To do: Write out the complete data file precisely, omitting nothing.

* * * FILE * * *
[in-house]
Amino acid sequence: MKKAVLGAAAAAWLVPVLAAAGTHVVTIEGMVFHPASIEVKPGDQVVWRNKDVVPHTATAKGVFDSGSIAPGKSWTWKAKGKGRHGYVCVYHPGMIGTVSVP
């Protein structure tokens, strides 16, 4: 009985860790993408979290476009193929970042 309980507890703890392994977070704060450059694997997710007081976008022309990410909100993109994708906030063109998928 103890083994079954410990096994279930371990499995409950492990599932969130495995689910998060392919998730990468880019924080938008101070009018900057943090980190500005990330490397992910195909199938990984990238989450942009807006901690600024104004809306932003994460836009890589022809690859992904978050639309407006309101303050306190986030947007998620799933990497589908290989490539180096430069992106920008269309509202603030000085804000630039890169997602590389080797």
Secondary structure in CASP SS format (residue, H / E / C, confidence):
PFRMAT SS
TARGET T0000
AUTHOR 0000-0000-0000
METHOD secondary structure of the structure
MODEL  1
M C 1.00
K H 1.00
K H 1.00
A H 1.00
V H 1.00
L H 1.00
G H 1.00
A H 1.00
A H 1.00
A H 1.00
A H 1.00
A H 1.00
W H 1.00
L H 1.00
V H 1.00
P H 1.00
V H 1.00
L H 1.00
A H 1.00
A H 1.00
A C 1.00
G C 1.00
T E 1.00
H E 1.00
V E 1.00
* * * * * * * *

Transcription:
[in-house]
Amino acid sequence: MKKAVLGAAAAAWLVPVLAAAGTHVVTIEGMVFHPASIEVKPGDQVVWRNKDVVPHTATAKGVFDSGSIAPGKSWTWKAKGKGRHGYVCVYHPGMIGTVSVP
């Protein structure tokens, strides 16, 4: 009985860790993408979290476009193929970042 309980507890703890392994977070704060450059694997997710007081976008022309990410909100993109994708906030063109998928 103890083994079954410990096994279930371990499995409950492990599932969130495995689910998060392919998730990468880019924080938008101070009018900057943090980190500005990330490397992910195909199938990984990238989450942009807006901690600024104004809306932003994460836009890589022809690859992904978050639309407006309101303050306190986030947007998620799933990497589908290989490539180096430069992106920008269309509202603030000085804000630039890169997602590389080797």
Secondary structure in CASP SS format (residue, H / E / C, confidence):
PFRMAT SS
TARGET T0000
AUTHOR 0000-0000-0000
METHOD secondary structure of the structure
MODEL  1
M C 1.00
K H 1.00
K H 1.00
A H 1.00
V H 1.00
L H 1.00
G H 1.00
A H 1.00
A H 1.00
A H 1.00
A H 1.00
A H 1.00
W H 1.00
L H 1.00
V H 1.00
P H 1.00
V H 1.00
L H 1.00
A H 1.00
A H 1.00
A C 1.00
G C 1.00
T E 1.00
H E 1.00
V E 1.00